If mom or dad forget to pack a lunch and the cafeteria food is, well, cafeteria food, what is a student to do?
Until recently, some were getting food from an app like DoorDash, Uber Eats and Grubhub, The Detroit Free Press reported.
But no longer.
The principal at West Bloomfield High School said there were dozens of deliveries each day.
“It was getting to the point where you’d have eight, 10, 15 deliveries a day. It’s building policy. You can’t have food delivered during the school day,” Pat Watson told the Free Press.
He reminded students that the school didn’t allow food deliveries in a way he could make sure they’d see it -- by text message, the paper reported.
Some schools have put the brakes on delivery because of safety.
“Having strangers and people that we don’t know coming to our buildings with delivery bags, we just don’t allow it,” Diane Blain, a spokeswoman for Chippewa Valley Schools told the newspaper.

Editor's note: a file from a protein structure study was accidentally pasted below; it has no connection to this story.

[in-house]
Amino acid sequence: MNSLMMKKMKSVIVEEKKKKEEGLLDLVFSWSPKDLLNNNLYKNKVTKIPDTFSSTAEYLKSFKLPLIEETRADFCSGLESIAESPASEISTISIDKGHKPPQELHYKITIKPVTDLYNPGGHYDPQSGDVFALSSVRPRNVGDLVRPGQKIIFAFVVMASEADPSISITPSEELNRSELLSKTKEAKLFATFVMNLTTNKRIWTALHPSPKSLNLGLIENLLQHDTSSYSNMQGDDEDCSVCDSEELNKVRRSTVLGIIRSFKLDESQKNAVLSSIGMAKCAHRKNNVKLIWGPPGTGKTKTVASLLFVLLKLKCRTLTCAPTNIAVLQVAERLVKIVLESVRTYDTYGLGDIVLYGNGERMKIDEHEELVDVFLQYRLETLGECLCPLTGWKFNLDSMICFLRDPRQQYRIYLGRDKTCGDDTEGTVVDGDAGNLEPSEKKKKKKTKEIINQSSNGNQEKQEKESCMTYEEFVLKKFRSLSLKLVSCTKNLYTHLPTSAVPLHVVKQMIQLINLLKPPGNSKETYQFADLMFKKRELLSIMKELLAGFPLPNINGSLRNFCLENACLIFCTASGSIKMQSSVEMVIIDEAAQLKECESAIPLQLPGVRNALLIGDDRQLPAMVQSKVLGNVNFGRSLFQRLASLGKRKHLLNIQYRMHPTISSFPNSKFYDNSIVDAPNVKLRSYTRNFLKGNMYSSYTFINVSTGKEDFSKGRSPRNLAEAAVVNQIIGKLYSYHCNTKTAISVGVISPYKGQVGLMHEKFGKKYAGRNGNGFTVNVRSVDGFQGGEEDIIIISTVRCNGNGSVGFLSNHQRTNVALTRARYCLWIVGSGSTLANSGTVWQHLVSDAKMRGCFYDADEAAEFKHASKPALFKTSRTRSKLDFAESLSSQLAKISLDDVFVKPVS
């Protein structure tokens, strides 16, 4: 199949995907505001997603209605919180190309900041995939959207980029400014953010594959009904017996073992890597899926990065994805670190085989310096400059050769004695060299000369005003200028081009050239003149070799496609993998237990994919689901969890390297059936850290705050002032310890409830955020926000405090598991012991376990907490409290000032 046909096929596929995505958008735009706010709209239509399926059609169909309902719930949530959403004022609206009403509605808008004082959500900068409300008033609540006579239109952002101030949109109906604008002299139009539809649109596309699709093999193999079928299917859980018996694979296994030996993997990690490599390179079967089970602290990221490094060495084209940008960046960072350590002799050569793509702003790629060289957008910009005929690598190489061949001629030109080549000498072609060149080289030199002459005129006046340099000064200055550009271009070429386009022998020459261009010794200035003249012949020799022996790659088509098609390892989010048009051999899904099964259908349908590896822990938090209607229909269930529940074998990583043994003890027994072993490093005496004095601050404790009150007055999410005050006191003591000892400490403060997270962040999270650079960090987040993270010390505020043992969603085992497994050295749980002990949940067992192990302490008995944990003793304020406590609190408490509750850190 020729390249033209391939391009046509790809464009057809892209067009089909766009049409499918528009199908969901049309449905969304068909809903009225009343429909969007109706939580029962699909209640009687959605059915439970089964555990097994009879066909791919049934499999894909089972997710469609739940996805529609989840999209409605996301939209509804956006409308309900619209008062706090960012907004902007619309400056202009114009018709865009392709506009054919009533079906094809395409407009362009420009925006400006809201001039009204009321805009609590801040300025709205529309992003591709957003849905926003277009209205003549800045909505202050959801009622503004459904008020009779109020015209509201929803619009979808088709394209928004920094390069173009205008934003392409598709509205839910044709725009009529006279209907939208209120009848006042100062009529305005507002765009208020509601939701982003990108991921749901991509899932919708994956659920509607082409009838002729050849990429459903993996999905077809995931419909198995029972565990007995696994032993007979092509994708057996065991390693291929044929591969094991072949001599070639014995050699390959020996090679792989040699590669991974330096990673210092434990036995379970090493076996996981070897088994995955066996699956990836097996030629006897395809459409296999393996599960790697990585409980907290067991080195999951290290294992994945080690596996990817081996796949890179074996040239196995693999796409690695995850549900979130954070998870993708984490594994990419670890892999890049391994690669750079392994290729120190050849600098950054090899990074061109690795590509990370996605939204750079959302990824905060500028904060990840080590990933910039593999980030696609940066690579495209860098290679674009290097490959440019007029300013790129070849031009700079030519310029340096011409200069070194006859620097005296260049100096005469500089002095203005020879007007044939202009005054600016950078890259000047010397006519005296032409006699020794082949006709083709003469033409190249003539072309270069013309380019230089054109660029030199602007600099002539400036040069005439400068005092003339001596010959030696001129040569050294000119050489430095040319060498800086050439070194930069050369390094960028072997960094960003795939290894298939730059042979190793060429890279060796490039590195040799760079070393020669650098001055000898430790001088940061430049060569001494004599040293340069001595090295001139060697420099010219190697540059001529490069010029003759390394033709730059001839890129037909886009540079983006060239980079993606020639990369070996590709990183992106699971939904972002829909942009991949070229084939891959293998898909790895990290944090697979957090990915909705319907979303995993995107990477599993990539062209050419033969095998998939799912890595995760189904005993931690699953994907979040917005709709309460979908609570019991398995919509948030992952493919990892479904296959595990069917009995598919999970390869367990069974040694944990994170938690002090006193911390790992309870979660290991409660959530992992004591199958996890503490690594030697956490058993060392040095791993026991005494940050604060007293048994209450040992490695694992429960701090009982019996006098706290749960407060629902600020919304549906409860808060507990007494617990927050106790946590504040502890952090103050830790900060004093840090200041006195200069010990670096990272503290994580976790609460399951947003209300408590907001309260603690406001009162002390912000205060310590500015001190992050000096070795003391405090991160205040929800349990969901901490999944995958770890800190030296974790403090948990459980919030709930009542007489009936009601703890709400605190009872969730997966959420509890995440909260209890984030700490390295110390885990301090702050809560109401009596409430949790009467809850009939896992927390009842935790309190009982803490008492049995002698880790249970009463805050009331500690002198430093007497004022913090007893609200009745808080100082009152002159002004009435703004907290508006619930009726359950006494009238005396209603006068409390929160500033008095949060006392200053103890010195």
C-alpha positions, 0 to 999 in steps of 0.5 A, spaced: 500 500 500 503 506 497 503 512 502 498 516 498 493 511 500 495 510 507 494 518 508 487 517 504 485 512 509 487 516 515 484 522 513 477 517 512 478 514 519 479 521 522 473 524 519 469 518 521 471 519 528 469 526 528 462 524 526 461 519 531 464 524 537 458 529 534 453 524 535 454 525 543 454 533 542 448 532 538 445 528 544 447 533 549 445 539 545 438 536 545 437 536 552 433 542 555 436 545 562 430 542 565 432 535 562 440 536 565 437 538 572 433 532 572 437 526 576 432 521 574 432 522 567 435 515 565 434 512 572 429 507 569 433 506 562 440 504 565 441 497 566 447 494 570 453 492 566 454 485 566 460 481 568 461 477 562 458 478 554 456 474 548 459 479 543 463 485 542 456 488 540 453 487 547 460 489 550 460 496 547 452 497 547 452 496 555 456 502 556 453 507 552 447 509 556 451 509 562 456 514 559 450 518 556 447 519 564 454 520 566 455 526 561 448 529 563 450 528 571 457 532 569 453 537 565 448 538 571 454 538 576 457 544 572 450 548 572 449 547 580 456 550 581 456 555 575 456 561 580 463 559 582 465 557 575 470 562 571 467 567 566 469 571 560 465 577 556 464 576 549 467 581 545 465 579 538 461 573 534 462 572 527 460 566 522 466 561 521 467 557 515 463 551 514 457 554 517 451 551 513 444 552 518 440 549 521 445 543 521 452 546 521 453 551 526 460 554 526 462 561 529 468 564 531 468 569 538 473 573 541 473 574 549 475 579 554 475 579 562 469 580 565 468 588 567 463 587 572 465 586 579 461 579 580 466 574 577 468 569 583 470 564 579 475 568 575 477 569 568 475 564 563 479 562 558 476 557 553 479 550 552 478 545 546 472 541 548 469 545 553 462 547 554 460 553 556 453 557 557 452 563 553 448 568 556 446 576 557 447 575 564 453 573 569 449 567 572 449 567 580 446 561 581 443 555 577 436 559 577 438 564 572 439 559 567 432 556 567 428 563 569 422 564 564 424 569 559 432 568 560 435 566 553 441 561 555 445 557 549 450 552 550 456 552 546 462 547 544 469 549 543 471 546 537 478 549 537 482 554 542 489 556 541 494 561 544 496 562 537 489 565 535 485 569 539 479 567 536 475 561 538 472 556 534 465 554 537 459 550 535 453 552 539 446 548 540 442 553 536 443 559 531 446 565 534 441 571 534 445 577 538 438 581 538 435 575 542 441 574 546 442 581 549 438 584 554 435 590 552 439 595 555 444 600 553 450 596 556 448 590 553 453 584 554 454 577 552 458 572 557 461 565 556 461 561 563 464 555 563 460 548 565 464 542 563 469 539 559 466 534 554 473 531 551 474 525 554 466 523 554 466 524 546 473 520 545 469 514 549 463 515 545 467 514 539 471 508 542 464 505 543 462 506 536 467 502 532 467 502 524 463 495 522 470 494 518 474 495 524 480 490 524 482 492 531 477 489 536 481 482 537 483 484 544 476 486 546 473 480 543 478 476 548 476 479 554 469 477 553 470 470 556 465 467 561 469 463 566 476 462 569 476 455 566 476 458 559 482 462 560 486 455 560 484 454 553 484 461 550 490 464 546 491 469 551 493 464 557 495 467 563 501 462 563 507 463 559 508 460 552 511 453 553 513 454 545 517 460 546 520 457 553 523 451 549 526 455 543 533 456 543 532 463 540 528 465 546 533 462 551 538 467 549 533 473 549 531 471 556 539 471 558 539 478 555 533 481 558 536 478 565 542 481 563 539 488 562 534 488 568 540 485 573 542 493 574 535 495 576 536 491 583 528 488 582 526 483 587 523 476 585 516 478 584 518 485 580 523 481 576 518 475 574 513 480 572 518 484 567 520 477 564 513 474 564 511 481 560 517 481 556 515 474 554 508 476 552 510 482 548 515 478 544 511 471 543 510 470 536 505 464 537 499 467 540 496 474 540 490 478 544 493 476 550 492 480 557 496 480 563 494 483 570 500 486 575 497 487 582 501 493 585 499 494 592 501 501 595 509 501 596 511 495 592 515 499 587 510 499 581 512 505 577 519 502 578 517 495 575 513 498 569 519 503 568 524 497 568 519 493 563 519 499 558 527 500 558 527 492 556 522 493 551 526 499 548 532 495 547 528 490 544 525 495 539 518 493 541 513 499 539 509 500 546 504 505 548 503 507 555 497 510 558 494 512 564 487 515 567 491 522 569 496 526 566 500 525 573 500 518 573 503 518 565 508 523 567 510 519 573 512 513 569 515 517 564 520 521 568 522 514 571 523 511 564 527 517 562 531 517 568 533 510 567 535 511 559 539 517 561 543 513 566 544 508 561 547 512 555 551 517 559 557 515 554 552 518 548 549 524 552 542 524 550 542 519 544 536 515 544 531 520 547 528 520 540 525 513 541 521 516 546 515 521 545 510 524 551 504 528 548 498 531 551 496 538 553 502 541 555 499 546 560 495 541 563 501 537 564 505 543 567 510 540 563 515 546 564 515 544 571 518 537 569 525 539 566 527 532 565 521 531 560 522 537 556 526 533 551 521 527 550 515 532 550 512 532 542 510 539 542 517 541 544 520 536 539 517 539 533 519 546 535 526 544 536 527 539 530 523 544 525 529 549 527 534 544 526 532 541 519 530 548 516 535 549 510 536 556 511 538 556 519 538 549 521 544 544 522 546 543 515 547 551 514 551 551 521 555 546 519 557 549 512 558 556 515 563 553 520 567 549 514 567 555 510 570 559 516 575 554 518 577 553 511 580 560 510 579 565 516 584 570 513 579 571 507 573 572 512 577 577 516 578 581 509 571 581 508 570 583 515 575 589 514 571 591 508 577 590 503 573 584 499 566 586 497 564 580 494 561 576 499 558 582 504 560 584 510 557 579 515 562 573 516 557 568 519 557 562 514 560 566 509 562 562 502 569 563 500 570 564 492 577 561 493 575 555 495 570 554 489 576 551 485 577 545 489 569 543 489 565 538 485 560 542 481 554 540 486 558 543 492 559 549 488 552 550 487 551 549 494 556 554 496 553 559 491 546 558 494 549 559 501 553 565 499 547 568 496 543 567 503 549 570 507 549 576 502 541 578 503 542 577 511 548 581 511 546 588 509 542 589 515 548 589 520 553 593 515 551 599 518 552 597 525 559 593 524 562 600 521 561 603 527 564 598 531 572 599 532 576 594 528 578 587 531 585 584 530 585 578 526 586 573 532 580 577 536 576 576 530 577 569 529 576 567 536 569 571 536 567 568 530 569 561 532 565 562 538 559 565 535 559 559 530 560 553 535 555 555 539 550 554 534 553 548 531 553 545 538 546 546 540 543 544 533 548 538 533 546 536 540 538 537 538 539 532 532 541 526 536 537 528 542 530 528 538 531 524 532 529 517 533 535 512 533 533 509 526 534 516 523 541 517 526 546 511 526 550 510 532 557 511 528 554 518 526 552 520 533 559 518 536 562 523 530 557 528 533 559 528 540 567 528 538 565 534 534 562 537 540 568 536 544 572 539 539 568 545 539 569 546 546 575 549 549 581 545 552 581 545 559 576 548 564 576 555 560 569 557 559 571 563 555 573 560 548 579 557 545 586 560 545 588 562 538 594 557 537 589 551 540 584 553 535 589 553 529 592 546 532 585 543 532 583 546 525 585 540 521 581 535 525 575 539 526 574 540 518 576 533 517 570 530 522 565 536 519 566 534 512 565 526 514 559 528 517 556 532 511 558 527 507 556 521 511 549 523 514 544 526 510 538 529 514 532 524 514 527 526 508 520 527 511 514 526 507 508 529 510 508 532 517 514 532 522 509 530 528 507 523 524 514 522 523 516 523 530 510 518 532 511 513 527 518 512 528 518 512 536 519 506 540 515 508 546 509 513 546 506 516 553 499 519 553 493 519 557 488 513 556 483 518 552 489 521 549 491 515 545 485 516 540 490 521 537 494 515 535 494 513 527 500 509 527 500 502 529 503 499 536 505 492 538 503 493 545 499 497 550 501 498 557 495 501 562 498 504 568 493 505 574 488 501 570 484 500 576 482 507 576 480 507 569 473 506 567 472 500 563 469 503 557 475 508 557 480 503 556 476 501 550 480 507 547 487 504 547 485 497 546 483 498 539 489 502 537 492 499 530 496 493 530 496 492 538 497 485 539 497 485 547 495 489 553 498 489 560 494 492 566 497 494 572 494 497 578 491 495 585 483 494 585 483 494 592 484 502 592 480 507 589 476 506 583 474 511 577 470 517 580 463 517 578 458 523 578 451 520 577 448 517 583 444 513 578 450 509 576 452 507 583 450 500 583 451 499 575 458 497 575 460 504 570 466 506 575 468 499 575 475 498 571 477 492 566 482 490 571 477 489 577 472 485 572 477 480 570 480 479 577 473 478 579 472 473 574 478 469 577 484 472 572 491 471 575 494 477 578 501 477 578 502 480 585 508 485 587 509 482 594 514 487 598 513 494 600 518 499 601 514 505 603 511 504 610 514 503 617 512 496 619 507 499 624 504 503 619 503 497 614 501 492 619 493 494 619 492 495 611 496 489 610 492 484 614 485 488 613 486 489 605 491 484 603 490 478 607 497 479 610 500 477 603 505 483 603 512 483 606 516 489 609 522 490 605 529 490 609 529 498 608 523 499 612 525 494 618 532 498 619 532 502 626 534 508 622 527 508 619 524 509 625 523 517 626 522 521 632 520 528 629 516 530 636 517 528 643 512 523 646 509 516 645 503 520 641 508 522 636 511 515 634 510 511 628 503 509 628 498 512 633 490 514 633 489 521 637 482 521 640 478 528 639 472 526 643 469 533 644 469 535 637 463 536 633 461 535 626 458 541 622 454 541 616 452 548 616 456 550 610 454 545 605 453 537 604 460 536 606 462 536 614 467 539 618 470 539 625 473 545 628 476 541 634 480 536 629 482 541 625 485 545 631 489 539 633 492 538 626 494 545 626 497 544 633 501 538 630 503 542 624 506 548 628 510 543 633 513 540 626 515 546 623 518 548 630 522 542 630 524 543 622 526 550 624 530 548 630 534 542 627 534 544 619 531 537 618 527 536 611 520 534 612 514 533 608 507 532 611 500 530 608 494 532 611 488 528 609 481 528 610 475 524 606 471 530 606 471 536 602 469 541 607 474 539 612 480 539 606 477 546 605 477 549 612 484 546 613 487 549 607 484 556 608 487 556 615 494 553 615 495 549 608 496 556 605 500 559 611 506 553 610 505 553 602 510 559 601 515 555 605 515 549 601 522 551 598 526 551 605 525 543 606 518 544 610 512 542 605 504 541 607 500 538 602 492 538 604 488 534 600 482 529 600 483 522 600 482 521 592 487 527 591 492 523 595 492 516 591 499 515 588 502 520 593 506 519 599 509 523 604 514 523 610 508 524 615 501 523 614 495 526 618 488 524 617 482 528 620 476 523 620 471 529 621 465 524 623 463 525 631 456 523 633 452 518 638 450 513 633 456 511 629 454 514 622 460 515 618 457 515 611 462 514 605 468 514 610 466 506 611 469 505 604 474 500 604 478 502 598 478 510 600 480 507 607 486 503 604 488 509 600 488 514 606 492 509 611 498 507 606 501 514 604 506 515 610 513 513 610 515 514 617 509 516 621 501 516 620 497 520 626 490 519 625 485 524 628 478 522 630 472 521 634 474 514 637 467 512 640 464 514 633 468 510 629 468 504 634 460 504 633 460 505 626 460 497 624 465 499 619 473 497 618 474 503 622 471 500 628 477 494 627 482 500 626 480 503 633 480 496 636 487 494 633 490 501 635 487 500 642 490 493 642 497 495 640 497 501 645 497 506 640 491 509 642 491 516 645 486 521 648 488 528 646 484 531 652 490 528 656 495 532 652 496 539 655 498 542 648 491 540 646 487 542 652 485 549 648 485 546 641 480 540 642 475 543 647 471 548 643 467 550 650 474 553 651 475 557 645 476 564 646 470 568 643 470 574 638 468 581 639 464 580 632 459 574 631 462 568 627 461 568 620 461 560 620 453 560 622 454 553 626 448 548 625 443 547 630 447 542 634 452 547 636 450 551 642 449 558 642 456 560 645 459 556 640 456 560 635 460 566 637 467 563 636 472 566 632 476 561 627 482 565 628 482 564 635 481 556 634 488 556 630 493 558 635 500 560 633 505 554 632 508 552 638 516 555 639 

But it isn’t just high school students taking advantage of food delivery.
Elementary school students are also getting in on the game, and it is sometimes the parents who are facilitating it.
“The parents will call and say ‘My kid’s lunch is at noon, can you deliver a pizza to the office and maybe throw in a bottle of water?’,” Jeff Hueter told the Free Press. Hueter is an assistant manager of Jet’s Pizza in West Bloomfield Township in Michigan. Parents pay with either a credit card or though the business’ app.
Hueter said teachers also order a pizza on occasion.
Schools outside of Michigan are also curbing deliveries. Two schools in the Red Clay Consolidated School District in Delaware have stopped deliveries, WTXF reported.
The district also said no to parents bringing their kids lunch during the school day, WTXF reported.
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